Viktor Wynd is blissfully disinterested in NFTs.
"I'm sitting in a shed in rural England working in porcelain and bronze as people have done for thousands of years, and I don't like looking at screens so....I'm not actually sure what an NFT is, other than it has nothing to do with me and I don't know what I'd do with one."
Wynd is, by his own definition, a "pataphysicist, writer, curator, collector, dealer, dilettante, naturalist and antiquarian". Alongside organising extravagant parties such as masked balls and halloween parties under The Last Tuesday Society, Wynd has quite the strangest museum in London—The Viktor Wynd Museum of Curiosities, a tiny institution on Mare Street in Hackney that is full to the gunnels with everything from McDonald's Happy Meal Toys to dodo bones, old master etchings to taxidermied two-headed kittens (not the place to go on a hangover).
But, the Covid-19 pandemic has not been kind: "We've had no visitors to the museum for almost a year—even last summer, people didn't want to go into small enclosed spaces and we had barely any overseas visitors," Wynd says. "So while we got a bounce-back loan which means we're still there, we realised we have no income and won't have any customers for a while."
So, Wynd is having a sale at Chiswick Auctions, London, on 6 May to raise some funds. It is an extraordinary and occasionally downright bonkers mix of 442-lots of natural history specimens, taxidermy, works of art and even a pair of Wynds own underpants—and those of Queen Victoria. To call it a wunderkammer seems rather vanilla.
Estimates start from £50 (for Wynd's pants and a scientific educational poster relating to the urinary tract) and go up to £8,000 to £12,000 for a The Jazz Giraffe, a taxidermy baby giraffe playing a cello by Andre Robolobavich.
"Every arts organisation the world over is struggling, so this felt like the right thing to do to bring in a bit of money," Wynd says. "The museum is stuffed so full it's overflowing, so maybe it's a good thing I'm selling a few things."
What hurts to part with? "Well I do like my relics of extinct birds and my collection of pinniped (seal) skulls. And the leg bone of an Irish giant is another favourite."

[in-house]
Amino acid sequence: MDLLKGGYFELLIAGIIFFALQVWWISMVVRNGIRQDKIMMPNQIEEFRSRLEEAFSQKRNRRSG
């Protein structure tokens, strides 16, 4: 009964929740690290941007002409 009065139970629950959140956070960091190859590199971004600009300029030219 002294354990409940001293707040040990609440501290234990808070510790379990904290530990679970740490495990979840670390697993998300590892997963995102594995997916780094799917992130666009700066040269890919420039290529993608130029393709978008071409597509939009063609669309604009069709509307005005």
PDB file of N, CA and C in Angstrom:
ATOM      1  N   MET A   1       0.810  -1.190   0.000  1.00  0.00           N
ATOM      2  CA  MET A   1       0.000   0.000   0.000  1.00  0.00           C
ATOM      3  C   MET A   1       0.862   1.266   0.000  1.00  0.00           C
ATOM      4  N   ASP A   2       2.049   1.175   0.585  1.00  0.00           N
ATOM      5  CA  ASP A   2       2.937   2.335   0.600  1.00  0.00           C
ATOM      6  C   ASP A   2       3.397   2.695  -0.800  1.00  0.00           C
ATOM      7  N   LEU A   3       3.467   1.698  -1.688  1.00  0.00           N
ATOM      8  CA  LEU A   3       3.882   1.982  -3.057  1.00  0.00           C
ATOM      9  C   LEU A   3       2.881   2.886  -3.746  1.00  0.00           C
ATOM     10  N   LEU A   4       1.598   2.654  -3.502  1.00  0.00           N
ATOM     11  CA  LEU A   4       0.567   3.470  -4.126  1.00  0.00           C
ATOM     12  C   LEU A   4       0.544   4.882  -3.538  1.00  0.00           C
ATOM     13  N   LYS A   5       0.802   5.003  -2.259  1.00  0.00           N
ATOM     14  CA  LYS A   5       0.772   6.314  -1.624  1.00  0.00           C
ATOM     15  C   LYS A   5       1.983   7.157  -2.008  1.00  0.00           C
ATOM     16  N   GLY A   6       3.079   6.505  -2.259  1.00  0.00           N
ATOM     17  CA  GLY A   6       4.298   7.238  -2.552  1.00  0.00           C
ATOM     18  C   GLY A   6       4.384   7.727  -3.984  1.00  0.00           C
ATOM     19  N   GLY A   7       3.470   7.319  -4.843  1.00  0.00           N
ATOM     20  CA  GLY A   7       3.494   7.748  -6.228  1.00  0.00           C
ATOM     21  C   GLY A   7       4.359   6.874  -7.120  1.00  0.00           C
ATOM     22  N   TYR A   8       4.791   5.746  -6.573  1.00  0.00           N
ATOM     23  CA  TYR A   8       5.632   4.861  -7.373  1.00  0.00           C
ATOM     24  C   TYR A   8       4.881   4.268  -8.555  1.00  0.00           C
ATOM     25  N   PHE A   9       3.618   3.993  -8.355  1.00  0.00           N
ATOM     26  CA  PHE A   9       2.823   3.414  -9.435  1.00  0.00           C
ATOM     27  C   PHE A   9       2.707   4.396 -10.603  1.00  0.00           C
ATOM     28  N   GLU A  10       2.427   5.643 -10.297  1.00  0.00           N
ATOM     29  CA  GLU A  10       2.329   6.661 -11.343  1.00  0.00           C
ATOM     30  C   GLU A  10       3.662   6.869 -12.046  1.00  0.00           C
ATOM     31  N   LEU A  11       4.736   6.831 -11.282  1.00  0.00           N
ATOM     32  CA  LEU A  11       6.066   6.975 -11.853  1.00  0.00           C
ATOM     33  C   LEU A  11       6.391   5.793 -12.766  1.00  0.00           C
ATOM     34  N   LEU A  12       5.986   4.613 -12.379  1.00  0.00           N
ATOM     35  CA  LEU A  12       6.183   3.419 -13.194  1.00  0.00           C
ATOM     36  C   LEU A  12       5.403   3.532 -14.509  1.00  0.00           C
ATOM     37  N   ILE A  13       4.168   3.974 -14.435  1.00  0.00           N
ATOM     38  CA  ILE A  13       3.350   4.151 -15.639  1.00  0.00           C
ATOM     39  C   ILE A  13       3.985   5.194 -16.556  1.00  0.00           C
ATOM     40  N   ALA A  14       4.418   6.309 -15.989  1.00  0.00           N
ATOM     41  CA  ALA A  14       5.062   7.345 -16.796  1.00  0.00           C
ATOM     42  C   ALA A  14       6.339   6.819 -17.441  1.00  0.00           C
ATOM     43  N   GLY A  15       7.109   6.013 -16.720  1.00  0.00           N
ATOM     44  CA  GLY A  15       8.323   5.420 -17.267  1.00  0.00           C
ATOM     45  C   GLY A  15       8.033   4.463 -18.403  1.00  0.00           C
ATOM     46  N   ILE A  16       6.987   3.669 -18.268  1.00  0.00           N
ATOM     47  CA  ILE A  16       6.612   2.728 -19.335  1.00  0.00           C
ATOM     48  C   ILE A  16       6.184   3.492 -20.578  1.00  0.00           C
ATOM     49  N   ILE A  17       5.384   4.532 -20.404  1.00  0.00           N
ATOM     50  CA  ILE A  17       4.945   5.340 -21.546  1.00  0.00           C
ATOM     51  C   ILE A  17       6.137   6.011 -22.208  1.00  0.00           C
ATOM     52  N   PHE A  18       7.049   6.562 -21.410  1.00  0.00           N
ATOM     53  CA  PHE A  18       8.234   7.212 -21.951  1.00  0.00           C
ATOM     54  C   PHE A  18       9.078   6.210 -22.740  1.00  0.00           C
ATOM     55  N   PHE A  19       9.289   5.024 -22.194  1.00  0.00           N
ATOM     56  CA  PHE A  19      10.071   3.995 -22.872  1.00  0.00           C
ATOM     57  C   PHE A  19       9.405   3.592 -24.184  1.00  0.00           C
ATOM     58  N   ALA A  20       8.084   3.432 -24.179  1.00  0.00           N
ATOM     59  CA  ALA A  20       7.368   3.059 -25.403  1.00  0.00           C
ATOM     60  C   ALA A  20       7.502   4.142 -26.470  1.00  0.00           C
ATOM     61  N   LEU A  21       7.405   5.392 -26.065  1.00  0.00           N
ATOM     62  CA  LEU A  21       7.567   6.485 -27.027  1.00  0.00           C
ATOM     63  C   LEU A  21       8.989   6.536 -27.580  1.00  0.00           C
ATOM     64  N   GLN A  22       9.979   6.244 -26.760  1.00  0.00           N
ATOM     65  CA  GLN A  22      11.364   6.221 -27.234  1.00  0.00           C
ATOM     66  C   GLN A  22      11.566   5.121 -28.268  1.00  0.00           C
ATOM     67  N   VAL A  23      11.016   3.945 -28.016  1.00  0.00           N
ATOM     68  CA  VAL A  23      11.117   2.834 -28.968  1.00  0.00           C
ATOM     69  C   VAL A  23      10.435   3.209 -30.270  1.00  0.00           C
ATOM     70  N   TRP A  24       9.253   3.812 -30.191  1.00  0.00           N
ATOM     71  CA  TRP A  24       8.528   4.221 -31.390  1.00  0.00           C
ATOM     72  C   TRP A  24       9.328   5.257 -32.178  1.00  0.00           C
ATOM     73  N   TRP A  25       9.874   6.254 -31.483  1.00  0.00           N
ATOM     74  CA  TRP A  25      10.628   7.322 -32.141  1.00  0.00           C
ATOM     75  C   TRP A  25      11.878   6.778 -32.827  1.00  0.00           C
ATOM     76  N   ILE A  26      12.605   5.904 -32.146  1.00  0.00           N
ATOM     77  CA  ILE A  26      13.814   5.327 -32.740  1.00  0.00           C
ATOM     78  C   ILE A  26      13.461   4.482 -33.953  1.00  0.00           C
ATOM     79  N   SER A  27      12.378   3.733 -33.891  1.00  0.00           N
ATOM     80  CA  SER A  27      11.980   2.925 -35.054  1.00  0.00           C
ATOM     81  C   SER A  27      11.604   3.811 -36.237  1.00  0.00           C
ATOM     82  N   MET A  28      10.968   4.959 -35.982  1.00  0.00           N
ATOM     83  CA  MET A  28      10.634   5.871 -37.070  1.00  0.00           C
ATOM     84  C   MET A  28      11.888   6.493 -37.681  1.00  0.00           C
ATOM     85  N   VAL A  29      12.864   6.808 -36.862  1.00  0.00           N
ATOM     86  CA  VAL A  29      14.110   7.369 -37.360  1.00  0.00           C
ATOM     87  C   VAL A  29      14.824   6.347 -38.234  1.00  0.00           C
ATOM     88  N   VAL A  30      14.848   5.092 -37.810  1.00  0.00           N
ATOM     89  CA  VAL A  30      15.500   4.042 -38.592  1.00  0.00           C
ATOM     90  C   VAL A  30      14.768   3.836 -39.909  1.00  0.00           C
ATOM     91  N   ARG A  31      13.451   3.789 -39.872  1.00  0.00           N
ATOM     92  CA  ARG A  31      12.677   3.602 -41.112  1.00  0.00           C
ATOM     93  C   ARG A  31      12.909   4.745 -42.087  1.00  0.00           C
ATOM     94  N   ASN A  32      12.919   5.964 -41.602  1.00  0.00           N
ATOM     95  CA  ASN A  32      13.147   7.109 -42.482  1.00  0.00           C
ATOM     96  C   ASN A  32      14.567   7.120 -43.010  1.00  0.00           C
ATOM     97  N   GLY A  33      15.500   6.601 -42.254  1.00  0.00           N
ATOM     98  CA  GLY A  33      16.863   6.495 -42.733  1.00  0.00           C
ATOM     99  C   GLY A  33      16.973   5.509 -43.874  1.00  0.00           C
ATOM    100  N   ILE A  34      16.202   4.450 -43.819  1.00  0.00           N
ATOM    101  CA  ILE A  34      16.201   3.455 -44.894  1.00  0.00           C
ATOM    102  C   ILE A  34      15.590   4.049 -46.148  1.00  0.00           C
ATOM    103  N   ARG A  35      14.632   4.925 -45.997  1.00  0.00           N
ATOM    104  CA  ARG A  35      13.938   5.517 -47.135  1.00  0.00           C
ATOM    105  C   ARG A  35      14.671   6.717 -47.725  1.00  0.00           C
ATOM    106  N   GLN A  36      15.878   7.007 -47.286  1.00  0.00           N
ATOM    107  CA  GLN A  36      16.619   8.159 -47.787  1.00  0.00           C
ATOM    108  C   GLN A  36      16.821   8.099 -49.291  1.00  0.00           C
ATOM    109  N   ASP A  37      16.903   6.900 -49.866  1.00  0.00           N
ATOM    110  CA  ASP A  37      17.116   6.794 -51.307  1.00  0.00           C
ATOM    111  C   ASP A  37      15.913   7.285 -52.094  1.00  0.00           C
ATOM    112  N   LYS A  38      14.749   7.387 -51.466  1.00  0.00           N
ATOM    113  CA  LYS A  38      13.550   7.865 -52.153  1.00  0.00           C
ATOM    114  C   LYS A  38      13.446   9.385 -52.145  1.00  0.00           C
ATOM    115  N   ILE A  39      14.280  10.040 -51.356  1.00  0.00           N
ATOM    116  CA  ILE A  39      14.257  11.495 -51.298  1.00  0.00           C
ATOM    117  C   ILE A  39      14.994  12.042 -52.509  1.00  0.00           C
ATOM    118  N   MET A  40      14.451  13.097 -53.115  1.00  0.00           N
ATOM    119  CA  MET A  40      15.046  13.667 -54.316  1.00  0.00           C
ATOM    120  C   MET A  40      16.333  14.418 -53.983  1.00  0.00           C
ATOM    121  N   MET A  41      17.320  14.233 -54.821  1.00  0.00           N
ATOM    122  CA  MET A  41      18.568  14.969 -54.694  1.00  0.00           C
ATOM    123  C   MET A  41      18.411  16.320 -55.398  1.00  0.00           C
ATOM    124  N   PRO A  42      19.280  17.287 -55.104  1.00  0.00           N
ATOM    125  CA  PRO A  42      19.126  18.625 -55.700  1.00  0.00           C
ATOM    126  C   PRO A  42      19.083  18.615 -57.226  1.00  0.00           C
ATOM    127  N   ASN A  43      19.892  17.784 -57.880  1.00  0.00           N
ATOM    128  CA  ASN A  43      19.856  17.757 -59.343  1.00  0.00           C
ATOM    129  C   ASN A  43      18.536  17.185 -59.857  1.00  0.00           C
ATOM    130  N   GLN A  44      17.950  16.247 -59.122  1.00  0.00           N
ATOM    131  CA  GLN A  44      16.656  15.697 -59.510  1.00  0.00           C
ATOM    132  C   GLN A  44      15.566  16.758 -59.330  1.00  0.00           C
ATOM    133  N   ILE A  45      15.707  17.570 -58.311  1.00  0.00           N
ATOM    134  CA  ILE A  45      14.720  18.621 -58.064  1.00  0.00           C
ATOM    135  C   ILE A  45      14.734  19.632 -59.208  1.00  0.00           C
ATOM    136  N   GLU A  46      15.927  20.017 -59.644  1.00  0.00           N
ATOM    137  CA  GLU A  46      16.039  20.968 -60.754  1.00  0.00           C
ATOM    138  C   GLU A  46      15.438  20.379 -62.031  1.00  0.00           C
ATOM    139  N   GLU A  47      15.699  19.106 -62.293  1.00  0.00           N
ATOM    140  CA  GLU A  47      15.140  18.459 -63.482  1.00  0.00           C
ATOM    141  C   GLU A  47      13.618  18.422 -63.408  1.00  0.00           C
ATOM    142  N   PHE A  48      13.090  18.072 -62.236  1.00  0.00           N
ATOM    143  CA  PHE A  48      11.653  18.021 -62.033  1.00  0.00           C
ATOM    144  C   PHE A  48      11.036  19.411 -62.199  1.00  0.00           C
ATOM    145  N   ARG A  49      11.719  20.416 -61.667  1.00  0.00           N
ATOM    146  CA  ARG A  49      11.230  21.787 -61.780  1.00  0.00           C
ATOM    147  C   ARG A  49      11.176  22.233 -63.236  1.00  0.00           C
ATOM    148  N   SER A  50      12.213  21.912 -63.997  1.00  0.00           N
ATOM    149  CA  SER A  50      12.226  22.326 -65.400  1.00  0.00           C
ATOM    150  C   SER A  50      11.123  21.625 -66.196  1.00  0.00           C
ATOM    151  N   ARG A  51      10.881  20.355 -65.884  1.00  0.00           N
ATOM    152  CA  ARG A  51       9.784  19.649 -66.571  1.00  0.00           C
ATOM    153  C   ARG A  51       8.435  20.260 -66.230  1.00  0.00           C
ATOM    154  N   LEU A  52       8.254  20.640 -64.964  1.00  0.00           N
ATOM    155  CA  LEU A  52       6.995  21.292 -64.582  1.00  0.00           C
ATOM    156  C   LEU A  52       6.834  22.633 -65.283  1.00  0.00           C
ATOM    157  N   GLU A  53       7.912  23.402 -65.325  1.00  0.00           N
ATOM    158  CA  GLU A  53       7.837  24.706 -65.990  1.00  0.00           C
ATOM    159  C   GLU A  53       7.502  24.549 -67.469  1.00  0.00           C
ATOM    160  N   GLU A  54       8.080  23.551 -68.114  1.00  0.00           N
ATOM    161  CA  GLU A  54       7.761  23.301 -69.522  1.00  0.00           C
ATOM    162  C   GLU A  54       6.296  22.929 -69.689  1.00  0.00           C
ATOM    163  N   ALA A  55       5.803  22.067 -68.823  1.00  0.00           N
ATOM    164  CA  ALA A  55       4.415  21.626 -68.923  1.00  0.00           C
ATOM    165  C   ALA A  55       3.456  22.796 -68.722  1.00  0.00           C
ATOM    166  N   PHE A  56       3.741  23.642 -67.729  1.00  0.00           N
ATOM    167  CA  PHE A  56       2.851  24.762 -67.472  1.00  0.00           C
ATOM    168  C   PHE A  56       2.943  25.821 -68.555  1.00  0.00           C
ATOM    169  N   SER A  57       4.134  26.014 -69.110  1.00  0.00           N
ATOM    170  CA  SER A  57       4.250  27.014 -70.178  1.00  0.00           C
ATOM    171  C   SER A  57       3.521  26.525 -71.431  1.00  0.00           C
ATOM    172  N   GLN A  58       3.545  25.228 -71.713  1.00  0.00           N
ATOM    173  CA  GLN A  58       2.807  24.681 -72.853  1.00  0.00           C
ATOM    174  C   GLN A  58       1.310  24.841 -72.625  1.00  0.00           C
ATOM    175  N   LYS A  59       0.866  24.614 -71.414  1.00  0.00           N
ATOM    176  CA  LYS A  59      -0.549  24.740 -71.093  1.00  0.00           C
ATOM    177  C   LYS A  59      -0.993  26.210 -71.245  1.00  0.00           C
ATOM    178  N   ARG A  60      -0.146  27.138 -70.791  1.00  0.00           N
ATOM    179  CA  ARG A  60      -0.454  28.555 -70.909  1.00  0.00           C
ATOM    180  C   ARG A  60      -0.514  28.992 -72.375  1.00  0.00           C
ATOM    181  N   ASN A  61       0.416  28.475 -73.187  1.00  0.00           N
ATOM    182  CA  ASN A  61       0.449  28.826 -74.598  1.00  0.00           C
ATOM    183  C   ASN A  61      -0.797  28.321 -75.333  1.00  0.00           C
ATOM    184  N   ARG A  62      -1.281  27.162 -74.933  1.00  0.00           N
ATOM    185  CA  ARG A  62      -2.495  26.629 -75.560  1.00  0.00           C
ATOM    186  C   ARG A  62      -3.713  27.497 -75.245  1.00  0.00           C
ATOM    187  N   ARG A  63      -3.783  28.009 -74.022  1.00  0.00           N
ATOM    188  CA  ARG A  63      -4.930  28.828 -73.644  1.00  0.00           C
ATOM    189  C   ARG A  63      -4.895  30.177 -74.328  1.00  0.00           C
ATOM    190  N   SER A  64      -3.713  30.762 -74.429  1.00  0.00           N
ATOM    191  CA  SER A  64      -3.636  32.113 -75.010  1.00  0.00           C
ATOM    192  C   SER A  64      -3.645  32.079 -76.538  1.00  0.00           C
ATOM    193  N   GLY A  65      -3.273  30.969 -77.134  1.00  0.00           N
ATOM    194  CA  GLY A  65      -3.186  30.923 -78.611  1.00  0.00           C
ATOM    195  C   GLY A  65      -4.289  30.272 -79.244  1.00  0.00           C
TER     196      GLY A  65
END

How do you get hold of the leg bone of an Irish giant? "Oh well that's another tale."
The sale features some ethnographic material and, with increasing scrutiny over the ethics of collecting and selling objects from communities in, say, Africa or Oceania, Viktor says: "The stuff that interests me is the stuff that—well, in a normal world—I'd collect on expeditions to New Guinea and West Africa, buying the stuff that they're making and using today. The shrunken heads and things like that, they have good provenance." He adds: “My shrunken head is actually a white person who was obviously in the wrong place. So, I don’t think there’s any fuss about white colonials being killed and having their heads shrunk.”
What would he point out as particular highlights? "There's the striped unicorn head, there's the world's worst taxidermied flying kitten, there's all the extinct birds. There's a bezoar, an incredibly beautiful spherical hairball from an ungulate that in medieval times were seen as a sort of universal antidote and medieval treasuries have them in magnificent cases. For whatever reason, they're extraordinarily rare. Next to that is a desiccated baked potato that I forgot and left in the Aga."
There's a few of Wynd's own works too—Self Portrait as a Kitten, for example, a taxidermy animal dressed in a tuxedo (est. £1,200-£1,800).
Meanwhile, you can see part of Wynd's collection in The UnNatural History Museum display at the National Maritime Museum Cornwall in Falmouth, Cornwall, when it reopens in May. The Last Tuesday Society also organises an ongoing series of online lectures on everything from witches to psychedelics.